For 2022 and 2023, Berlin has a budget with a volume of 76 billion Euro (80 billion U.S. Dollars or 65.2 billion Pounds Sterling). The city state’s House of Representatives passed it in the late evening on Thursday.
Berlin, June 24th, 2022 (The Berlin Spectator) — After extensive discussions, the Berlin House of Representatives approved Berlin’s new budget. For this year, it amounts to 38.7 billion Euro (40.7 billion Dollars or 33.2 billion Pounds). In 2023, the city state is supposed to spend up to 37.9 billion Euro (39.9 billion Dollars or 32.6 billion Pounds). Out of the total budget for both years, 6.4 billion Euro (6,74 billion Dollars or 5.5 billion Pounds) were allocated for investments. This increases the investment rate to a record 9.2 percent.
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According to Finance Senator Daniel Wesener, Berlin is dealing with three crises in Europe, namely the war, the Corona pandemic and climate change. The city state had not taken a major financial effort of this size ever before. Its goal was “to secure and shape our future”. At the same time, the two-year budget did set priorities and took a new approach “in regard to the eco-social transformation”, Wesener said.
Berlin’s budget includes funds for the accommodation, provisioning, care and integration of war refugees from Ukraine. The Senate Administration of Finance says the refugee movement caused by the Russia’s illegal war of aggression against Ukraine was an enormous challenge for the city state. For this year, 655 million Euro (690.4 million Dollars or 563.3 million Pounds) will be spent for war refugees from Ukraine. In 2023, the amount will decrease slightly to 645 million Euro (680 million Dollars or 554.7 million Pounds).
Berlin’s administration and civil service will be strengthened, the Senate says. That way they could live up to their tasks in the growing city. Almost 4,500 new jobs are supposed to be created, especially at schools as well as at the Berlin Police Department and the Fire Department. On top of it all, state-owned companies will receive a lot of money, as a reimbursement for losses suffered because of the Coronavirus pandemic. Another big chunk of the budget is reserved for Berlin’s twelve districts. Compared to previous years, they will have over half a billion Euro more.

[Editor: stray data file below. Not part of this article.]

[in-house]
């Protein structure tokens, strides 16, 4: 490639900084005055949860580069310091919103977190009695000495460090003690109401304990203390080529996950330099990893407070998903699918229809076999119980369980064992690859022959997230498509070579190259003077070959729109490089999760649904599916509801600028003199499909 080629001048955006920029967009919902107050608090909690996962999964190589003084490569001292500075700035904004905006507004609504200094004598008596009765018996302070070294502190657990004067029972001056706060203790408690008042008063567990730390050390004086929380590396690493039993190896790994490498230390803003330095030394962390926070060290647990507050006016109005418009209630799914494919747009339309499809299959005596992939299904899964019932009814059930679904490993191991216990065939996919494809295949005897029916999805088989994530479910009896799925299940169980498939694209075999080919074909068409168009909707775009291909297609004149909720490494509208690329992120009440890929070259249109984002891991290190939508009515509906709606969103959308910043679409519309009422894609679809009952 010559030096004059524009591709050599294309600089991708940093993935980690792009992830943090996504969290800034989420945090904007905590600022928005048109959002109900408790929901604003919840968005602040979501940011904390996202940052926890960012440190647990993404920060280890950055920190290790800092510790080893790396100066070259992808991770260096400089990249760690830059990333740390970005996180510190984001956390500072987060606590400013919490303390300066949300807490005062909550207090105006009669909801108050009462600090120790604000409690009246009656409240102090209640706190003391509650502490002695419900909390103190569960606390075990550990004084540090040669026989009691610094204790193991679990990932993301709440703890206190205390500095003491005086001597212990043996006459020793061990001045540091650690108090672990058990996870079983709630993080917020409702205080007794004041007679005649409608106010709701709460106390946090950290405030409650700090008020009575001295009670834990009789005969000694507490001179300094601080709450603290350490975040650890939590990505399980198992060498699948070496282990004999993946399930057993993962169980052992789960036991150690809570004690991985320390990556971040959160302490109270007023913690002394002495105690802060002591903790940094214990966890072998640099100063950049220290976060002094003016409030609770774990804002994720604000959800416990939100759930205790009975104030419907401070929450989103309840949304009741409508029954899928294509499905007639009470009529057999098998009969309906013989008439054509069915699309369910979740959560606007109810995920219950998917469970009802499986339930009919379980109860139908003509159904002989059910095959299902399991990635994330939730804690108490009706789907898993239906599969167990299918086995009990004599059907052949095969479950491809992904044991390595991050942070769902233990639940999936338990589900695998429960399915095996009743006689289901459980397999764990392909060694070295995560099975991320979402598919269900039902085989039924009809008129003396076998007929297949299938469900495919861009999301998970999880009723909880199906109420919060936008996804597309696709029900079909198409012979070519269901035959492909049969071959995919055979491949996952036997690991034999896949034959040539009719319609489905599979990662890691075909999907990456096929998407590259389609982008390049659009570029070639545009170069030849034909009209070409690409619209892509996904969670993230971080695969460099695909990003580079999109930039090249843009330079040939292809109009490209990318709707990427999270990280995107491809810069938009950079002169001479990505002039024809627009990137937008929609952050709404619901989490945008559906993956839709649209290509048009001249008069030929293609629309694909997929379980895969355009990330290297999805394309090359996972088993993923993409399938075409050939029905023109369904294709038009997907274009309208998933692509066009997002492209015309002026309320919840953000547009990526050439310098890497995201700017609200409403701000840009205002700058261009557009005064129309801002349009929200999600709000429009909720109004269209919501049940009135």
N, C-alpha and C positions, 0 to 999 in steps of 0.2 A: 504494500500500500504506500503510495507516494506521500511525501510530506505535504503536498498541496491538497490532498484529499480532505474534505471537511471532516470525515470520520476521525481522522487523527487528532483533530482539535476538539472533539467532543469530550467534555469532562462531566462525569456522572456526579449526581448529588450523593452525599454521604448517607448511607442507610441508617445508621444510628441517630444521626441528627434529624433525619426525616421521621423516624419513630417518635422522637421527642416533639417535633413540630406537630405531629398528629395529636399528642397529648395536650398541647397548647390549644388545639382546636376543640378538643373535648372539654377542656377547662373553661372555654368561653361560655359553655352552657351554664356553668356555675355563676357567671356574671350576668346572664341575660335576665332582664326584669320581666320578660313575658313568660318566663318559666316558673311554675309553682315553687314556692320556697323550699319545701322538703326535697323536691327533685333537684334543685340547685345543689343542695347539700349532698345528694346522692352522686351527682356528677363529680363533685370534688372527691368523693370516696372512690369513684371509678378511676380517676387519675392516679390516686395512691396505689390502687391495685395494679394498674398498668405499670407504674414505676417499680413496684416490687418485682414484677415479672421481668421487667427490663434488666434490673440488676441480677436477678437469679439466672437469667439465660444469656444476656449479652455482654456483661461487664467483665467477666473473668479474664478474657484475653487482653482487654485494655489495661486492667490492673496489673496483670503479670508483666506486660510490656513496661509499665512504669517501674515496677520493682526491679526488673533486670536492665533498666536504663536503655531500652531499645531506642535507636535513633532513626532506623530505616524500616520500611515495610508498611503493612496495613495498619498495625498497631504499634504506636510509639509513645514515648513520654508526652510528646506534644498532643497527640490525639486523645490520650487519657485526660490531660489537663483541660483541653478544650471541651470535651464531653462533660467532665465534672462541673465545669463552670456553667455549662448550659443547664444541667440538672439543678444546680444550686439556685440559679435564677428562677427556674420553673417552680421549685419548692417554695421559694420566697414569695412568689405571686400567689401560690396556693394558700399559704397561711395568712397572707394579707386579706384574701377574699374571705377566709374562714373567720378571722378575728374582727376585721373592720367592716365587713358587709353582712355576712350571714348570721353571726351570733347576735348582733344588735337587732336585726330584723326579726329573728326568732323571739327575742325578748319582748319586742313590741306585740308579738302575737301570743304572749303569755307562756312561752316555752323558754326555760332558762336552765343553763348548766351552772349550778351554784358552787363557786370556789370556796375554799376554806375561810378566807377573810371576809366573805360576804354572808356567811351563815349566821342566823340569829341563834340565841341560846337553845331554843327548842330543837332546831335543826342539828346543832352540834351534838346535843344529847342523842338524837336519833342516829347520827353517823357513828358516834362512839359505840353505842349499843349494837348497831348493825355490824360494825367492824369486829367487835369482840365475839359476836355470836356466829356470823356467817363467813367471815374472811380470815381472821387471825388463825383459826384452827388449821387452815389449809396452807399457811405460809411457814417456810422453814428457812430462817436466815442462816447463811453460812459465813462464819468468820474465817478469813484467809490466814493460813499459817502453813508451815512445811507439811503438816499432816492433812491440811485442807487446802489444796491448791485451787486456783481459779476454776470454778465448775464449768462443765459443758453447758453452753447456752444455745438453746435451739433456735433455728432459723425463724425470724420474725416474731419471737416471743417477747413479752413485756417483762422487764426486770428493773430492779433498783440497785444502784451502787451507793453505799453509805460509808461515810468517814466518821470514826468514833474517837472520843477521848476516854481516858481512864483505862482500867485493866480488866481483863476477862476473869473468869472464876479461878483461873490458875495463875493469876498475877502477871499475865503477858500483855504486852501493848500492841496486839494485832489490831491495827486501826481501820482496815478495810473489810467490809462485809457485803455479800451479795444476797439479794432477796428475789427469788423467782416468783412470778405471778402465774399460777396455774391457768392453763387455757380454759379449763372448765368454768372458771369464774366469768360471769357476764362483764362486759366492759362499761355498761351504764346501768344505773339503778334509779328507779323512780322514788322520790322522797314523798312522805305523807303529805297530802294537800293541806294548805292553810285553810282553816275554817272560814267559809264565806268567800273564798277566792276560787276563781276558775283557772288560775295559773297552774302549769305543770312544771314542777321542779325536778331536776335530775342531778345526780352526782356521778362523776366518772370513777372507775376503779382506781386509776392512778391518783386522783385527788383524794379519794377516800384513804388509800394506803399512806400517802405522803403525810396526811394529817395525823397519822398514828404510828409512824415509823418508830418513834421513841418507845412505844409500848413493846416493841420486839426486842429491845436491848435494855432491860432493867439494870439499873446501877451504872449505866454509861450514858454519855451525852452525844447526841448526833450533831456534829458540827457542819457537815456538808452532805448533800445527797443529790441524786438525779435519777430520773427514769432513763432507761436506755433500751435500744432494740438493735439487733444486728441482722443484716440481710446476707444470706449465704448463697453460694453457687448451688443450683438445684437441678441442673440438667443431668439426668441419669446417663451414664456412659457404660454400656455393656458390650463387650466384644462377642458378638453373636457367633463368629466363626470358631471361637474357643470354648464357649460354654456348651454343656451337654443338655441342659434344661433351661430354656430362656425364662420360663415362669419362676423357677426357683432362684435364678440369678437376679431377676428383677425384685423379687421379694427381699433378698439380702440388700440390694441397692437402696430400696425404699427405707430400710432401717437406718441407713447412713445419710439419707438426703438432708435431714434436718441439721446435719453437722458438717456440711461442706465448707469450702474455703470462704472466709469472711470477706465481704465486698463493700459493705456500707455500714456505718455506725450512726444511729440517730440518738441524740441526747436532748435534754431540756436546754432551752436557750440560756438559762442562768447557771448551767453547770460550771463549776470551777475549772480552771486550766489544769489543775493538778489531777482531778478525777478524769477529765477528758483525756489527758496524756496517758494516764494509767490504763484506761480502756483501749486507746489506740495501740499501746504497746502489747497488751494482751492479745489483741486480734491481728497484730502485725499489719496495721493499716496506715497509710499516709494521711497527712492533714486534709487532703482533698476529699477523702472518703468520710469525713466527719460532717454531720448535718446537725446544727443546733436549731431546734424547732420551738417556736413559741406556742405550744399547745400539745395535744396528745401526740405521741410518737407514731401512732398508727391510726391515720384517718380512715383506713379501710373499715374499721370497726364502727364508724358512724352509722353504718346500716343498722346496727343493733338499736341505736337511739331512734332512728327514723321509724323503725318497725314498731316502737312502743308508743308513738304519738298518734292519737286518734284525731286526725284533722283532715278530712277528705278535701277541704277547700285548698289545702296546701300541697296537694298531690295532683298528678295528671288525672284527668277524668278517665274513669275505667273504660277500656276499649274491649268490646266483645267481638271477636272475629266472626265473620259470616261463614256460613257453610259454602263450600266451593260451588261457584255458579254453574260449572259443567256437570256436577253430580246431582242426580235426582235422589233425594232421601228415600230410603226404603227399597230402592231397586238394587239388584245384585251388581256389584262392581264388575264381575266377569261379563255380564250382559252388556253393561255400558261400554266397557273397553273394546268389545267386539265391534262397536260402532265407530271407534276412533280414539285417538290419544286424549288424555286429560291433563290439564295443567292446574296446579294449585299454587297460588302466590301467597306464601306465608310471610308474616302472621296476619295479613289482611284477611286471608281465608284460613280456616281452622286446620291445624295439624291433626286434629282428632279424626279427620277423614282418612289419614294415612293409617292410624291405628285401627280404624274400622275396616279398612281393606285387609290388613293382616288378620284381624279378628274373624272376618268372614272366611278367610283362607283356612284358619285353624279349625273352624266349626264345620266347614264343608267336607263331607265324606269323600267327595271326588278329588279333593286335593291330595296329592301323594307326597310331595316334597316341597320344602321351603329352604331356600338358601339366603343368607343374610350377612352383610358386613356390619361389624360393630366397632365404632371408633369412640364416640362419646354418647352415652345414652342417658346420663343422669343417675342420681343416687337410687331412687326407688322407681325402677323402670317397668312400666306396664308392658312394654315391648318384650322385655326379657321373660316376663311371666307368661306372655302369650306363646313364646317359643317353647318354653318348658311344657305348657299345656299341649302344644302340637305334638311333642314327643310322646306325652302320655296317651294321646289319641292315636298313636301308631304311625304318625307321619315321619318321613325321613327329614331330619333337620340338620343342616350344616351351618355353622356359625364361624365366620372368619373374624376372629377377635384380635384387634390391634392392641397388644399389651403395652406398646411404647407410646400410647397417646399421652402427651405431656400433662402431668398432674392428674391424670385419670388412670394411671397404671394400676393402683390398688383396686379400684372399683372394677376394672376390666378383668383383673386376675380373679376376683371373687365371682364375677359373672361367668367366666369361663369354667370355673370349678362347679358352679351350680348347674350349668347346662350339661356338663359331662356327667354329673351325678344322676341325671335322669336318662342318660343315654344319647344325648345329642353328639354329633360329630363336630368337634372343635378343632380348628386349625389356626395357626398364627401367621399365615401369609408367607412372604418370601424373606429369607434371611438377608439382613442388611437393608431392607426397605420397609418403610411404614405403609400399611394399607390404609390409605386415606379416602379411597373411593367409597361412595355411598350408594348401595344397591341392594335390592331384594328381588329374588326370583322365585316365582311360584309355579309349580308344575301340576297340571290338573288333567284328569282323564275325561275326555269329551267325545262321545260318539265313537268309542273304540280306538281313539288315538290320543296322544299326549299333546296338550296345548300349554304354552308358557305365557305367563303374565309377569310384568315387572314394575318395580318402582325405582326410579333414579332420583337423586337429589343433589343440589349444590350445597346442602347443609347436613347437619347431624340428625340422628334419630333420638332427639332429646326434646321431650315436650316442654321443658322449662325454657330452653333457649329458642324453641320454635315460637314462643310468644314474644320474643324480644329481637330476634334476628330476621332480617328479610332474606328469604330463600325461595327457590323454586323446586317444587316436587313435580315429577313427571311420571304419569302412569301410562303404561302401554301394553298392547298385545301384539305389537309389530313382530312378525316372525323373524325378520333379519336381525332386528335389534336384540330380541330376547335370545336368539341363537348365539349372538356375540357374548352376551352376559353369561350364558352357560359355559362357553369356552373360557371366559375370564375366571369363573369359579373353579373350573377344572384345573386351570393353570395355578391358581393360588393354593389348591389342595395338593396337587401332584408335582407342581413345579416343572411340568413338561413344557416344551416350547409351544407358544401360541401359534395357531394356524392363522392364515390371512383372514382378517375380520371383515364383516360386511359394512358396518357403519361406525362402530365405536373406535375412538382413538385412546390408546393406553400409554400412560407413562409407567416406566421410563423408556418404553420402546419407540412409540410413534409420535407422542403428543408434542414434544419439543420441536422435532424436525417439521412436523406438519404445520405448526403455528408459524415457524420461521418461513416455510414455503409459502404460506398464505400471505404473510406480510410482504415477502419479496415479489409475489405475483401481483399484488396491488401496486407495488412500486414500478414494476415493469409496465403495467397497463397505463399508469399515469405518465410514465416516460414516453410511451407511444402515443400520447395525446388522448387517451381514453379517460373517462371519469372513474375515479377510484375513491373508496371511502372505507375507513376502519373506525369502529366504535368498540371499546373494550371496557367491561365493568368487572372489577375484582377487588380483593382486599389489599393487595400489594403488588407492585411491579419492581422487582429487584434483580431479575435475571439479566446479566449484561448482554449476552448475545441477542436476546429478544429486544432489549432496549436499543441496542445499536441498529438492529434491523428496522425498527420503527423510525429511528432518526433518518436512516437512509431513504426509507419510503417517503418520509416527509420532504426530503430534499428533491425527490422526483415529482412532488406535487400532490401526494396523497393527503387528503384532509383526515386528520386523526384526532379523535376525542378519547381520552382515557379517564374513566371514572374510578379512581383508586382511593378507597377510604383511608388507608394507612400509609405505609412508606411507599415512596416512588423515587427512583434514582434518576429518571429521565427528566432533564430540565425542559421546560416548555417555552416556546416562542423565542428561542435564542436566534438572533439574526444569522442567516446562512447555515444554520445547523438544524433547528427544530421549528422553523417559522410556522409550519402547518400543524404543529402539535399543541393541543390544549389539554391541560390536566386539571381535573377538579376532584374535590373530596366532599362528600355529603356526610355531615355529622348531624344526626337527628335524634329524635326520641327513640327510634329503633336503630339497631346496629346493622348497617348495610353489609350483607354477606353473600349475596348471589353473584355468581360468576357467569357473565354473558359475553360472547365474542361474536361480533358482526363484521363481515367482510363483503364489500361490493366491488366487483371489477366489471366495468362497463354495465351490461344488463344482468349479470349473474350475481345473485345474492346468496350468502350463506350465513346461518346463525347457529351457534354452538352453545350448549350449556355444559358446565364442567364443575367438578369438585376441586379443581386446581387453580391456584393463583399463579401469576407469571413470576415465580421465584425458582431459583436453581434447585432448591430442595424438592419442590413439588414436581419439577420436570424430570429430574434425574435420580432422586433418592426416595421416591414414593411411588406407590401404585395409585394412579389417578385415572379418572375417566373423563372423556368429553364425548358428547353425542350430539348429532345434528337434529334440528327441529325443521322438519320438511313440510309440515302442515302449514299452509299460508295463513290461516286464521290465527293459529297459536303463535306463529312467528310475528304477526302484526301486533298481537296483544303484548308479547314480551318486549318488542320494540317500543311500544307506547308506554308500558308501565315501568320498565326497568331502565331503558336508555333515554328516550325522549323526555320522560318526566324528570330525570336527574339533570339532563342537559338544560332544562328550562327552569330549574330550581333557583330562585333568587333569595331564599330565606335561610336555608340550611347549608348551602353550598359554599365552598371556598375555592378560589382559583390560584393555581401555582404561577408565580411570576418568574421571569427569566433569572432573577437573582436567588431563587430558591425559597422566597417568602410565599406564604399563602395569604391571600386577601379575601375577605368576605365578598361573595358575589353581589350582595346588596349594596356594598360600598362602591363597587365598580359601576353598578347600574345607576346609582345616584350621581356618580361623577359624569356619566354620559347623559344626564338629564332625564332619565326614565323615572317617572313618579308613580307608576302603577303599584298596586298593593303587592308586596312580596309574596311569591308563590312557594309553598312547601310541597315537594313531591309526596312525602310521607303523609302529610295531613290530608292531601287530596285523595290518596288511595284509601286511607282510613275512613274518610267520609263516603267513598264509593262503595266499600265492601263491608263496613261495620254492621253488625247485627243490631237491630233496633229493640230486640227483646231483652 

It was important to invest during the ongoing crises, rather than saving, Senator Wesener believes. At the same time, there was no alternative to limiting additional expenditure if Berlin wanted to remain able to act. The three crises would definitely leave their mark on private and public budgets, Wesener stated.
The opposition at the Berlin House of Representatives criticized the budget which was pushed through the House by Governing Mayor Franziska Giffey’s three-way government coalition. The latter consists of her center-left Social Democrats (SPD), the left-wing Greens and the far-left ‘Die Linke’.
For the center-right Christian-Democrats (CDU), its floor leader at the House, Kai Wegner, called the budget “a script for a tragic drama.” The center-right FDP’s Sebastian Czaja slammed Franziska Giffey personally by saying she had lost her authority as head of government because of a weak reelection result she had gotten as Chairlady of her own party at its latest convention. Finally, the extremist far-right AfD accused Giffey’s coalition of “a failure in the budgetary policy”.
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